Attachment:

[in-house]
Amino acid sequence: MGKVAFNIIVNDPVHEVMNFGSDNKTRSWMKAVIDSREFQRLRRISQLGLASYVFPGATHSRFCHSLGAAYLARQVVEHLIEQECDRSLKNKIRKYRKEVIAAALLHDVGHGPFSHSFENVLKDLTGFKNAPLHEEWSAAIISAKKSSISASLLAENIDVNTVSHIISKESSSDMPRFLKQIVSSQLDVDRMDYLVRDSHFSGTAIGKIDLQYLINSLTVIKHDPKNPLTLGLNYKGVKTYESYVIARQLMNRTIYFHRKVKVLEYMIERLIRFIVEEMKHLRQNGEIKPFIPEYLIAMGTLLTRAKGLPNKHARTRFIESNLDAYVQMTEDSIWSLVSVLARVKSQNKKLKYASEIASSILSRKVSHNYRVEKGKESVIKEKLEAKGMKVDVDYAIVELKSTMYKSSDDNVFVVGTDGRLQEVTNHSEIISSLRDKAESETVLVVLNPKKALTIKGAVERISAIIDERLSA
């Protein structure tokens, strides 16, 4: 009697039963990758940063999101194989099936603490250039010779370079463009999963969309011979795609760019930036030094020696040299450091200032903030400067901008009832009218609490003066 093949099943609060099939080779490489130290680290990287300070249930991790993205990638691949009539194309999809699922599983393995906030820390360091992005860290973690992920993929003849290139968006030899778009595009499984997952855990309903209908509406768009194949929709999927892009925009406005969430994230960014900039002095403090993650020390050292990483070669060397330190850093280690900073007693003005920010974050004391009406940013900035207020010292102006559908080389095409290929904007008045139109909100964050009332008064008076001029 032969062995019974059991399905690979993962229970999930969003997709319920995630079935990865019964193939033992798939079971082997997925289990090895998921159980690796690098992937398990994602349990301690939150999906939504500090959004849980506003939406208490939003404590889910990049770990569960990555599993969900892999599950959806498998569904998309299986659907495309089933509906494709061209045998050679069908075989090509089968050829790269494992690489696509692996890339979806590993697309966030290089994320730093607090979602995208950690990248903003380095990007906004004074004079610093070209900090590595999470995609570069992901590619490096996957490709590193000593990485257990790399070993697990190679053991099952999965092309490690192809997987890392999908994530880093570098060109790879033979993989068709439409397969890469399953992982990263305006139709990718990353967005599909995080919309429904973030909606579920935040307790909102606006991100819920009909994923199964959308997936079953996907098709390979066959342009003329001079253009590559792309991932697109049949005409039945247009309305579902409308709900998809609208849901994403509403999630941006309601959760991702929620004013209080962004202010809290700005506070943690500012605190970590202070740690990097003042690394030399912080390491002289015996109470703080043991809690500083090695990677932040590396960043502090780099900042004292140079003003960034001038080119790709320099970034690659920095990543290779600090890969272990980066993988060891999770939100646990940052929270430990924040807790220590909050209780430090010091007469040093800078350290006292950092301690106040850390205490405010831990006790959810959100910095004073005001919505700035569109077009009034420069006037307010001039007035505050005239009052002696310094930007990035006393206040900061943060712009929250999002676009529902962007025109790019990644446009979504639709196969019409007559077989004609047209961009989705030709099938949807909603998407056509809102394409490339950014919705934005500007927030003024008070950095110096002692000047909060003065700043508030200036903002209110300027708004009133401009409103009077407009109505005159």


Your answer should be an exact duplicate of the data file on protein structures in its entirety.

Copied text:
[in-house]
Amino acid sequence: MGKVAFNIIVNDPVHEVMNFGSDNKTRSWMKAVIDSREFQRLRRISQLGLASYVFPGATHSRFCHSLGAAYLARQVVEHLIEQECDRSLKNKIRKYRKEVIAAALLHDVGHGPFSHSFENVLKDLTGFKNAPLHEEWSAAIISAKKSSISASLLAENIDVNTVSHIISKESSSDMPRFLKQIVSSQLDVDRMDYLVRDSHFSGTAIGKIDLQYLINSLTVIKHDPKNPLTLGLNYKGVKTYESYVIARQLMNRTIYFHRKVKVLEYMIERLIRFIVEEMKHLRQNGEIKPFIPEYLIAMGTLLTRAKGLPNKHARTRFIESNLDAYVQMTEDSIWSLVSVLARVKSQNKKLKYASEIASSILSRKVSHNYRVEKGKESVIKEKLEAKGMKVDVDYAIVELKSTMYKSSDDNVFVVGTDGRLQEVTNHSEIISSLRDKAESETVLVVLNPKKALTIKGAVERISAIIDERLSA
């Protein structure tokens, strides 16, 4: 009697039963990758940063999101194989099936603490250039010779370079463009999963969309011979795609760019930036030094020696040299450091200032903030400067901008009832009218609490003066 093949099943609060099939080779490489130290680290990287300070249930991790993205990638691949009539194309999809699922599983393995906030820390360091992005860290973690992920993929003849290139968006030899778009595009499984997952855990309903209908509406768009194949929709999927892009925009406005969430994230960014900039002095403090993650020390050292990483070669060397330190850093280690900073007693003005920010974050004391009406940013900035207020010292102006559908080389095409290929904007008045139109909100964050009332008064008076001029 032969062995019974059991399905690979993962229970999930969003997709319920995630079935990865019964193939033992798939079971082997997925289990090895998921159980690796690098992937398990994602349990301690939150999906939504500090959004849980506003939406208490939003404590889910990049770990569960990555599993969900892999599950959806498998569904998309299986659907495309089933509906494709061209045998050679069908075989090509089968050829790269494992690489696509692996890339979806590993697309966030290089994320730093607090979602995208950690990248903003380095990007906004004074004079610093070209900090590595999470995609570069992901590619490096996957490709590193000593990485257990790399070993697990190679053991099952999965092309490690192809997987890392999908994530880093570098060109790879033979993989068709439409397969890469399953992982990263305006139709990718990353967005599909995080919309429904973030909606579920935040307790909102606006991100819920009909994923199964959308997936079953996907098709390979066959342009003329001079253009590559792309991932697109049949005409039945247009309305579902409308709900998809609208849901994403509403999630941006309601959760991702929620004013209080962004202010809290700005506070943690500012605190970590202070740690990097003042690394030399912080390491002289015996109470703080043991809690500083090695990677932040590396960043502090780099900042004292140079003003960034001038080119790709320099970034690659920095990543290779600090890969272990980066993988060891999770939100646990940052929270430990924040807790220590909050209780430090010091007469040093800078350290006292950092301690106040850390205490405010831990006790959810959100910095004073005001919505700035569109077009009034420069006037307010001039007035505050005239009052002696310094930007990035006393206040900061943060712009929250999002676009529902962007025109790019990644446009979504639709196969019409007559077989004609047209961009989705030709099938949807909603998407056509809102394409490339950014919705934005500007927030003024008070950095110096002692000047909060003065700043508030200036903002209110300027708004009133401009409103009077407009109505005159």